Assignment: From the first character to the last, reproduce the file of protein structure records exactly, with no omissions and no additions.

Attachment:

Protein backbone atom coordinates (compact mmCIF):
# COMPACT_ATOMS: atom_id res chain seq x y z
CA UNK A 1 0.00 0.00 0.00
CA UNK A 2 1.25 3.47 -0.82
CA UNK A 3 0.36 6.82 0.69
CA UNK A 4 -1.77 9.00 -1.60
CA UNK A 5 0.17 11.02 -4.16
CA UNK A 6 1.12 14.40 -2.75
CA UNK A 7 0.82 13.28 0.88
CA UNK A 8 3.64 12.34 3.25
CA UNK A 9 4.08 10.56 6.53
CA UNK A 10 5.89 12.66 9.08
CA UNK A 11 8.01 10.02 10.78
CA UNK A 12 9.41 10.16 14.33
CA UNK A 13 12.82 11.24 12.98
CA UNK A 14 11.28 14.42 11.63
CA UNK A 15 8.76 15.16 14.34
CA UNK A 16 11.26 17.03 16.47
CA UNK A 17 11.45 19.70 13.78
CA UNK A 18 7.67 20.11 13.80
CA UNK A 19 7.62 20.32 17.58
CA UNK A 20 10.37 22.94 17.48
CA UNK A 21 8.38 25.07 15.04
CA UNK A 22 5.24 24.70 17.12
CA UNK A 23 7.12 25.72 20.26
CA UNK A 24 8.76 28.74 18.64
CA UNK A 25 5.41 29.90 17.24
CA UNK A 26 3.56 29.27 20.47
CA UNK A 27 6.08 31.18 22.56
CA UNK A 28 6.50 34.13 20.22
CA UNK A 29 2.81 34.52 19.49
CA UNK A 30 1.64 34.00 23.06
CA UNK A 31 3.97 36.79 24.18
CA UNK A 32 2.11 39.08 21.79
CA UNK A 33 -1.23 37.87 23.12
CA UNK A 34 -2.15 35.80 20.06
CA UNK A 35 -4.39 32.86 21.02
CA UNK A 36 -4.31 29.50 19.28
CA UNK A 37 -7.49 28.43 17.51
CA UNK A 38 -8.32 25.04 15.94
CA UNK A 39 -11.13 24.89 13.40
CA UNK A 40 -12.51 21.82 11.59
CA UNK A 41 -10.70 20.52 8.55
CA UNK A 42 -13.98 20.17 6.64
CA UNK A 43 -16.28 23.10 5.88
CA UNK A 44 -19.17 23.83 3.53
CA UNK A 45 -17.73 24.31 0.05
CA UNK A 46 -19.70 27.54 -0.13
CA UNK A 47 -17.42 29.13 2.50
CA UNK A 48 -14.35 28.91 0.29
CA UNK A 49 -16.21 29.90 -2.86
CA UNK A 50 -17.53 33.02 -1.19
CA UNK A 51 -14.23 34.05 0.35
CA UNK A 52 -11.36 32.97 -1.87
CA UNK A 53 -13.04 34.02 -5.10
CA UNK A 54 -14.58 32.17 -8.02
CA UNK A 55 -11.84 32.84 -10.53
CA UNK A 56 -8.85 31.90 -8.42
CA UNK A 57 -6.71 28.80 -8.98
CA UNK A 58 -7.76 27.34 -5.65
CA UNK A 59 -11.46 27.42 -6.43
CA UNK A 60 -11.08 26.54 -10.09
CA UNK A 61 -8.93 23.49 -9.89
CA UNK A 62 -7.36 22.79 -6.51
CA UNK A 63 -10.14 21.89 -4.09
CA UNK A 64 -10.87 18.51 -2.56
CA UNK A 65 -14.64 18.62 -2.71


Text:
Protein backbone atom coordinates (compact mmCIF):
# COMPACT_ATOMS: atom_id res chain seq x y z
CA UNK A 1 0.00 0.00 0.00
CA UNK A 2 1.25 3.47 -0.82
CA UNK A 3 0.36 6.82 0.69
CA UNK A 4 -1.77 9.00 -1.60
CA UNK A 5 0.17 11.02 -4.16
CA UNK A 6 1.12 14.40 -2.75
CA UNK A 7 0.82 13.28 0.88
CA UNK A 8 3.64 12.34 3.25
CA UNK A 9 4.08 10.56 6.53
CA UNK A 10 5.89 12.66 9.08
CA UNK A 11 8.01 10.02 10.78
CA UNK A 12 9.41 10.16 14.33
CA UNK A 13 12.82 11.24 12.98
CA UNK A 14 11.28 14.42 11.63
CA UNK A 15 8.76 15.16 14.34
CA UNK A 16 11.26 17.03 16.47
CA UNK A 17 11.45 19.70 13.78
CA UNK A 18 7.67 20.11 13.80
CA UNK A 19 7.62 20.32 17.58
CA UNK A 20 10.37 22.94 17.48
CA UNK A 21 8.38 25.07 15.04
CA UNK A 22 5.24 24.70 17.12
CA UNK A 23 7.12 25.72 20.26
CA UNK A 24 8.76 28.74 18.64
CA UNK A 25 5.41 29.90 17.24
CA UNK A 26 3.56 29.27 20.47
CA UNK A 27 6.08 31.18 22.56
CA UNK A 28 6.50 34.13 20.22
CA UNK A 29 2.81 34.52 19.49
CA UNK A 30 1.64 34.00 23.06
CA UNK A 31 3.97 36.79 24.18
CA UNK A 32 2.11 39.08 21.79
CA UNK A 33 -1.23 37.87 23.12
CA UNK A 34 -2.15 35.80 20.06
CA UNK A 35 -4.39 32.86 21.02
CA UNK A 36 -4.31 29.50 19.28
CA UNK A 37 -7.49 28.43 17.51
CA UNK A 38 -8.32 25.04 15.94
CA UNK A 39 -11.13 24.89 13.40
CA UNK A 40 -12.51 21.82 11.59
CA UNK A 41 -10.70 20.52 8.55
CA UNK A 42 -13.98 20.17 6.64
CA UNK A 43 -16.28 23.10 5.88
CA UNK A 44 -19.17 23.83 3.53
CA UNK A 45 -17.73 24.31 0.05
CA UNK A 46 -19.70 27.54 -0.13
CA UNK A 47 -17.42 29.13 2.50
CA UNK A 48 -14.35 28.91 0.29
CA UNK A 49 -16.21 29.90 -2.86
CA UNK A 50 -17.53 33.02 -1.19
CA UNK A 51 -14.23 34.05 0.35
CA UNK A 52 -11.36 32.97 -1.87
CA UNK A 53 -13.04 34.02 -5.10
CA UNK A 54 -14.58 32.17 -8.02
CA UNK A 55 -11.84 32.84 -10.53
CA UNK A 56 -8.85 31.90 -8.42
CA UNK A 57 -6.71 28.80 -8.98
CA UNK A 58 -7.76 27.34 -5.65
CA UNK A 59 -11.46 27.42 -6.43
CA UNK A 60 -11.08 26.54 -10.09
CA UNK A 61 -8.93 23.49 -9.89
CA UNK A 62 -7.36 22.79 -6.51
CA UNK A 63 -10.14 21.89 -4.09
CA UNK A 64 -10.87 18.51 -2.56
CA UNK A 65 -14.64 18.62 -2.71